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Want Bruce Lee forearms? Check out his unique exercises and workouts

In order to be the best, you have to learn from the best.
Written By James Jackson
Last Updated on 4th March 2021
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Fitness model showing his fists and forearms

If you want to build those Bruce Lee forearms, then this is the article for you. I’m going to dissect the legend's forearm training to understand just how he managed to attain such impressive development.

Although Bruce Lee had great forearm flexors, it was his extensors and brachioradialis that really caught my eye. So let’s take a look at his unconventional training techniques to see what we can learn.

Related forearm analyses

Bruce Lee forearm exercises

The forearm muscles of Bruce Lee are a sight to behold. But he didn't get them by just sitting on the sofa. He had to put in the work. So here are the exercises that he used to get his gains, to the best of my knowledge.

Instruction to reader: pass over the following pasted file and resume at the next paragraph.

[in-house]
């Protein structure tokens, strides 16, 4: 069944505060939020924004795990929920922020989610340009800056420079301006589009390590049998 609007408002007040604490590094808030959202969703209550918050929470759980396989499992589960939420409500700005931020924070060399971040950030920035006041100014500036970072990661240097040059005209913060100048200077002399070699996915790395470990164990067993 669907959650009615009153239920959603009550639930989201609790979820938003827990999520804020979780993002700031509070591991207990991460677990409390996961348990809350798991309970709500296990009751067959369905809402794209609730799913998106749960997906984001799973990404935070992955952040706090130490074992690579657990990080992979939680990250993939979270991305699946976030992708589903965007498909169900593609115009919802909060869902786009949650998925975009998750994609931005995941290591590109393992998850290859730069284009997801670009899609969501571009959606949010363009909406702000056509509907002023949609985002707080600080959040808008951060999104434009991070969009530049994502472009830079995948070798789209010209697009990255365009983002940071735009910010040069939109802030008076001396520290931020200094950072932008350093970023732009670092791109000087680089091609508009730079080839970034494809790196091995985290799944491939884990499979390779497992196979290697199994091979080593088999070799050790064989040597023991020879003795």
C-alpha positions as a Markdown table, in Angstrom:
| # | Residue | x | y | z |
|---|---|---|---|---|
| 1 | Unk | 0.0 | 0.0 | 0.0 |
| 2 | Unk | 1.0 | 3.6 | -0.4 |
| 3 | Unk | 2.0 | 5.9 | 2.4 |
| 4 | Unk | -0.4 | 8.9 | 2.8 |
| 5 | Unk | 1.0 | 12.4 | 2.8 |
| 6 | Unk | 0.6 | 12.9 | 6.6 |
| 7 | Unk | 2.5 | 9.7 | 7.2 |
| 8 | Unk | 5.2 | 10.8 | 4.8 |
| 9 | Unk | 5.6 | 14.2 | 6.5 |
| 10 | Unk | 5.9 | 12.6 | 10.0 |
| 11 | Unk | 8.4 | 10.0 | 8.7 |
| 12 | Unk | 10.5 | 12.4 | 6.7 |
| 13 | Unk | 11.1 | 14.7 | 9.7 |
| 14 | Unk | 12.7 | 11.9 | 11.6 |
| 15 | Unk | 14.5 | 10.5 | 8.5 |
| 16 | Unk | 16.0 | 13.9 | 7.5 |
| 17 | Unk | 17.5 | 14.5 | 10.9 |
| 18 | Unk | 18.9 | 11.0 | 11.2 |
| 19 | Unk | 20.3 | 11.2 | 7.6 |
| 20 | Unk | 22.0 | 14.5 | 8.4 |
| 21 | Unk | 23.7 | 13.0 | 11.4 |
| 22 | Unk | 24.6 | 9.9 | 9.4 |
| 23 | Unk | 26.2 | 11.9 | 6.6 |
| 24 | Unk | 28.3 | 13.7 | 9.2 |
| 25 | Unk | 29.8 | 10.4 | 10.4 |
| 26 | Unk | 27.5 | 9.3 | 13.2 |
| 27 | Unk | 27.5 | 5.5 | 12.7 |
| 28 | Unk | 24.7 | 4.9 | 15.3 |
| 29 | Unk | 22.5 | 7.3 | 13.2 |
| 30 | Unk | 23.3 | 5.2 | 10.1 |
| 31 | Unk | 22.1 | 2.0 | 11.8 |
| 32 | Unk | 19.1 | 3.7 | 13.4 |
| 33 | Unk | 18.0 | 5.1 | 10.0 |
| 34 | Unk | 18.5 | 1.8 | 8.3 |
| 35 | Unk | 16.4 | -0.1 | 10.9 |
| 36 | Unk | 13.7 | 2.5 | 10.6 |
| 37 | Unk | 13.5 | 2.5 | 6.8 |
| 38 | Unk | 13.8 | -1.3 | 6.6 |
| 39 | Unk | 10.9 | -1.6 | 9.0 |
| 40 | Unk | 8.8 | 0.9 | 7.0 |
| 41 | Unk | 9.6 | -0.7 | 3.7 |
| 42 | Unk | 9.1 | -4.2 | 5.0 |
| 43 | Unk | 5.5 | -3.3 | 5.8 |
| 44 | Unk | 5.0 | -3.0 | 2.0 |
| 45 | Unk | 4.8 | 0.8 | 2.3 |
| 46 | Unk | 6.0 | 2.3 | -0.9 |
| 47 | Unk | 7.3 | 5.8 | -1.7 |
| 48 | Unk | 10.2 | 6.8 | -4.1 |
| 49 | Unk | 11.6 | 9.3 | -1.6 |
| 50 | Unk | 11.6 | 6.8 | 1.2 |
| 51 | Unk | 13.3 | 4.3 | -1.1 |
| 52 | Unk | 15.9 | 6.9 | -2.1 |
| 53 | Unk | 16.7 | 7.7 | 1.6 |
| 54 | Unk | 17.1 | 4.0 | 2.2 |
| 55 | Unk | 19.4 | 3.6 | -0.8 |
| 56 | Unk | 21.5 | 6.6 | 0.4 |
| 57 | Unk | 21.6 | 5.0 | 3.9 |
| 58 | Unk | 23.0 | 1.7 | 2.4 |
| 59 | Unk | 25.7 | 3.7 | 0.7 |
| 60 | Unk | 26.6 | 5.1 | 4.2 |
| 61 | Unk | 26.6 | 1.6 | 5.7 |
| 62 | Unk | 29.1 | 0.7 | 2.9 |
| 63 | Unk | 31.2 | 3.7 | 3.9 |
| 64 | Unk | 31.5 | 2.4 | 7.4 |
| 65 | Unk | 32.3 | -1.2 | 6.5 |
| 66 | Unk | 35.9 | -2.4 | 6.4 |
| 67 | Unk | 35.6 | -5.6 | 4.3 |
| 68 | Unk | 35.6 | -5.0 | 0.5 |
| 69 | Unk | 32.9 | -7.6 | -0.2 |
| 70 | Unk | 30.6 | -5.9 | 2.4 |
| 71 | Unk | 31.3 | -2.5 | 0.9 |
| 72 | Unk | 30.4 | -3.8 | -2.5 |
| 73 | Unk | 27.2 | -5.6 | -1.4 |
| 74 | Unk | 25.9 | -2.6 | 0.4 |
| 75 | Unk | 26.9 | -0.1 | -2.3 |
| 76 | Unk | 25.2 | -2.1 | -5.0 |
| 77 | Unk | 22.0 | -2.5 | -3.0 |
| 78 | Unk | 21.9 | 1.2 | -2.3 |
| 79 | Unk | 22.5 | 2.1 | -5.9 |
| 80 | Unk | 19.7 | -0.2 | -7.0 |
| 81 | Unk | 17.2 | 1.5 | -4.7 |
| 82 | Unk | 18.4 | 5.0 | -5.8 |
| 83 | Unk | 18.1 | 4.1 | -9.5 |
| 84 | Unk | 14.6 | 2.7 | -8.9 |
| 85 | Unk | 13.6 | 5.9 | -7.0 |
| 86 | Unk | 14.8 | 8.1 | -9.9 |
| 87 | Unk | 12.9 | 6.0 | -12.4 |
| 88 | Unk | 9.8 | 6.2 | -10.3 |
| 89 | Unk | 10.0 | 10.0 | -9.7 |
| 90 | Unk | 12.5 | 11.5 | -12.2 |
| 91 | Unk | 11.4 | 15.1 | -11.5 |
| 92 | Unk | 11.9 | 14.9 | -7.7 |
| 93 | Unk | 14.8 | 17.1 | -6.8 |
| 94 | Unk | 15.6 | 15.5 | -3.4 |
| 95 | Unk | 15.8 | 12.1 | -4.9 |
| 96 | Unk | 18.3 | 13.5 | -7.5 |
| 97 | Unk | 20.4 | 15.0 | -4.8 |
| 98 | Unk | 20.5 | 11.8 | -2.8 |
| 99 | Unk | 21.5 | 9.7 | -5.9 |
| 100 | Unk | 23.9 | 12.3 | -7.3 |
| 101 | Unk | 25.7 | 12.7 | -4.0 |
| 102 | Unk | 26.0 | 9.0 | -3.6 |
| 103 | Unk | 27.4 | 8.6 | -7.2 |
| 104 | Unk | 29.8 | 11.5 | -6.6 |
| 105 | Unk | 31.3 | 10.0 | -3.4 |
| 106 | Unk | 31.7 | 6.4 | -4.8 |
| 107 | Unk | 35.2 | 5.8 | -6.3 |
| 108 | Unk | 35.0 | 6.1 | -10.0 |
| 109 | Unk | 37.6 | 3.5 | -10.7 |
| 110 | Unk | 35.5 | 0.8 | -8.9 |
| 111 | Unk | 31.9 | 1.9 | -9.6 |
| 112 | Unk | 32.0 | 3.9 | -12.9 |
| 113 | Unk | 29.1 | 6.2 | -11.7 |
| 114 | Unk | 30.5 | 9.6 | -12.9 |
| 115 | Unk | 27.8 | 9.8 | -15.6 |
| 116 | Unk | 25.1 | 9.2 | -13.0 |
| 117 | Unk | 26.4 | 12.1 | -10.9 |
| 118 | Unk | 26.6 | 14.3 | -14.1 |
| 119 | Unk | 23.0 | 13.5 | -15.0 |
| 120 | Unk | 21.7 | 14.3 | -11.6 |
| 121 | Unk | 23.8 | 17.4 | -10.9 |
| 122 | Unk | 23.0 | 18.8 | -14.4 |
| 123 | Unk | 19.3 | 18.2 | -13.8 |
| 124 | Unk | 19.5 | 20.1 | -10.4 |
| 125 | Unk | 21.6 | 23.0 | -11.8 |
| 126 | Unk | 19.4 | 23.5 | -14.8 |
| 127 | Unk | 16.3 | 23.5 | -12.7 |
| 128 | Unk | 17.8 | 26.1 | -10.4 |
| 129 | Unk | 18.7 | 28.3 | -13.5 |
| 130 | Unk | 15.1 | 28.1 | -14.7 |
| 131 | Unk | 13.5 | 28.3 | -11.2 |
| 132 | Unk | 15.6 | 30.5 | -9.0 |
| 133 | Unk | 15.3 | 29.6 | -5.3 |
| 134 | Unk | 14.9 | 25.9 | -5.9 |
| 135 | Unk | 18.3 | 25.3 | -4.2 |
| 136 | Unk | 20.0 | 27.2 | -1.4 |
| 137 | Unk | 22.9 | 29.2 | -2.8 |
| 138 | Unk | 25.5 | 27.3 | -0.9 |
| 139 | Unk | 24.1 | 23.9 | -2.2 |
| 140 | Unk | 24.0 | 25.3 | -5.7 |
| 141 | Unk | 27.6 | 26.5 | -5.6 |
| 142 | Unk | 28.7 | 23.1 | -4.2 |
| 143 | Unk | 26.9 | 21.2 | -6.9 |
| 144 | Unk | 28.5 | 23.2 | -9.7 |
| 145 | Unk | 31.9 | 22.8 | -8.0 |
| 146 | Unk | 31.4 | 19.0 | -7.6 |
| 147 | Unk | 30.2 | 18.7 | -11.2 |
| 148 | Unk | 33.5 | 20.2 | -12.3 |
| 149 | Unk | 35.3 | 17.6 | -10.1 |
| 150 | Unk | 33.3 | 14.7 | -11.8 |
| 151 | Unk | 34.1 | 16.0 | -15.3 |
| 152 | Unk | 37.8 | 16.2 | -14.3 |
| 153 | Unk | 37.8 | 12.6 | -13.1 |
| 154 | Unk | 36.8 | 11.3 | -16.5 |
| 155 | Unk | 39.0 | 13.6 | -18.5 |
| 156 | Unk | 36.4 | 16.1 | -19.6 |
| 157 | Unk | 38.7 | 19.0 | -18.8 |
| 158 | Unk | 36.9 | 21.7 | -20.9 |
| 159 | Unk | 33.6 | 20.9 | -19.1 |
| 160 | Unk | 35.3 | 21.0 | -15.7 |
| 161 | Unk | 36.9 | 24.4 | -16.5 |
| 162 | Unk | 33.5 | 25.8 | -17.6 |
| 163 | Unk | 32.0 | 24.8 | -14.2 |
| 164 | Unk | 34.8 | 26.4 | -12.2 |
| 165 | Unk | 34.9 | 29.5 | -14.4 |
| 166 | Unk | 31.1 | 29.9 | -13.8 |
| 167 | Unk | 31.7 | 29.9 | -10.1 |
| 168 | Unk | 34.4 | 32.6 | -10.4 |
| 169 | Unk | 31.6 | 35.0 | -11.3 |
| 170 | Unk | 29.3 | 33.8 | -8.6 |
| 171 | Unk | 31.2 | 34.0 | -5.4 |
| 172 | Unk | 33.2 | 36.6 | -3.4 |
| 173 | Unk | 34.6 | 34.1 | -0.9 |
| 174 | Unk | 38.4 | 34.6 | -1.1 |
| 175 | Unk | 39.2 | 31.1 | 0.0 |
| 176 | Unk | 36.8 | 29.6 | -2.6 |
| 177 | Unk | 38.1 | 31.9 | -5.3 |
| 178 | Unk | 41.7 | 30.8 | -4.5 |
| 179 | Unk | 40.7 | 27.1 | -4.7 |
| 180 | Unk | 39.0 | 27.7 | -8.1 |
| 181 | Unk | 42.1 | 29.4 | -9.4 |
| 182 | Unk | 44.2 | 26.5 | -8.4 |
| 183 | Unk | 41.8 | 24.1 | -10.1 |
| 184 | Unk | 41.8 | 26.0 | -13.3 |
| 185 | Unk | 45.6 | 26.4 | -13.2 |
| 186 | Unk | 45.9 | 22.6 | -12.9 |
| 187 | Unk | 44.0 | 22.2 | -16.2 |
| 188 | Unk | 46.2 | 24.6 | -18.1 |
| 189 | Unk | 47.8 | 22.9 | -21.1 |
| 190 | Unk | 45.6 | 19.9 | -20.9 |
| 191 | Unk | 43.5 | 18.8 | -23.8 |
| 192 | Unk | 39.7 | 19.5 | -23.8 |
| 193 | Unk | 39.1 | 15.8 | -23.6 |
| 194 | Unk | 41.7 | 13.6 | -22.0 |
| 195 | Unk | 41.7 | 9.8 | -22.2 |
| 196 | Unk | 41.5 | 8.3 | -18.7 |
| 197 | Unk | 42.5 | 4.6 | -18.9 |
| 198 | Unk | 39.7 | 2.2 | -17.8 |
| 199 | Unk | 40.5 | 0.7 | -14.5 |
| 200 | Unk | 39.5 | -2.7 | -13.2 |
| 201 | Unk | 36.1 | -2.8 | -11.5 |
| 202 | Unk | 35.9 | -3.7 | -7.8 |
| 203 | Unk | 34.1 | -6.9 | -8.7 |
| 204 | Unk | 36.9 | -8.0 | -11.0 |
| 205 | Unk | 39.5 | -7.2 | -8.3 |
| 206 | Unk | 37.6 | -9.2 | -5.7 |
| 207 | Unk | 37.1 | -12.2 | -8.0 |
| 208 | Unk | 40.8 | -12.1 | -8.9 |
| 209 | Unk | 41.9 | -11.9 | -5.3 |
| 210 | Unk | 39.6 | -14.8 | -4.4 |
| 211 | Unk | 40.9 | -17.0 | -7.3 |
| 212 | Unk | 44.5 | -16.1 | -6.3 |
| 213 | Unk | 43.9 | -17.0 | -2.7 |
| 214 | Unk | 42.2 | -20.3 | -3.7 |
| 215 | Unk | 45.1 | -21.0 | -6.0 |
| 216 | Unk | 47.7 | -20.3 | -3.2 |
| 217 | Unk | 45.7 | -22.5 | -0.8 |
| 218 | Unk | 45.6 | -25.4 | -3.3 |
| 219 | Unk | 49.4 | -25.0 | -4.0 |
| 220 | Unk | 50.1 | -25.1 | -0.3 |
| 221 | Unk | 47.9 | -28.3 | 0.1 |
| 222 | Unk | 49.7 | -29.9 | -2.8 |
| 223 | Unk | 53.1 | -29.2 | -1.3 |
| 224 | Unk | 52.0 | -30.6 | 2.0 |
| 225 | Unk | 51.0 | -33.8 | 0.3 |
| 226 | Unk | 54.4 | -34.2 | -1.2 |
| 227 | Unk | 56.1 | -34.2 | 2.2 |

Wrist curl

Man performing a one arm dumbbell wrist curl

While Bruce Lee did many unconventional exercises for his forearms (check out the last exercise in this list), he didn’t skip the basics, either.

The wrist curl primarily works the flexors of the forearms, and you can do it with dumbbells or a barbell. The trick is to stretch your forearm with the weight so that it gets used to resisting tension, but not to stretch it so far that you actually injure your wrists.

If in doubt, use dumbbells. Since you’ll be lifting less weight overall than with barbells, there’s less stress on your wrist joints but just as much tension on your forearms.

Reverse wrist curl

A man performing reverse barbell forearm curls

There’s no exception; if you want Bruce Lee forearms, then you must do some kind of reverse wrist curl to work your extensors. These are the muscles that give your forearms the detail that was so iconic in those pictures where Bruce was flexing his right arm.

Just be sure to use very high reps because these muscles are super slow-twitch. Unlike with exercises for different body parts, you can do sets of 20-30 reps for your forearms and still achieve optimum development.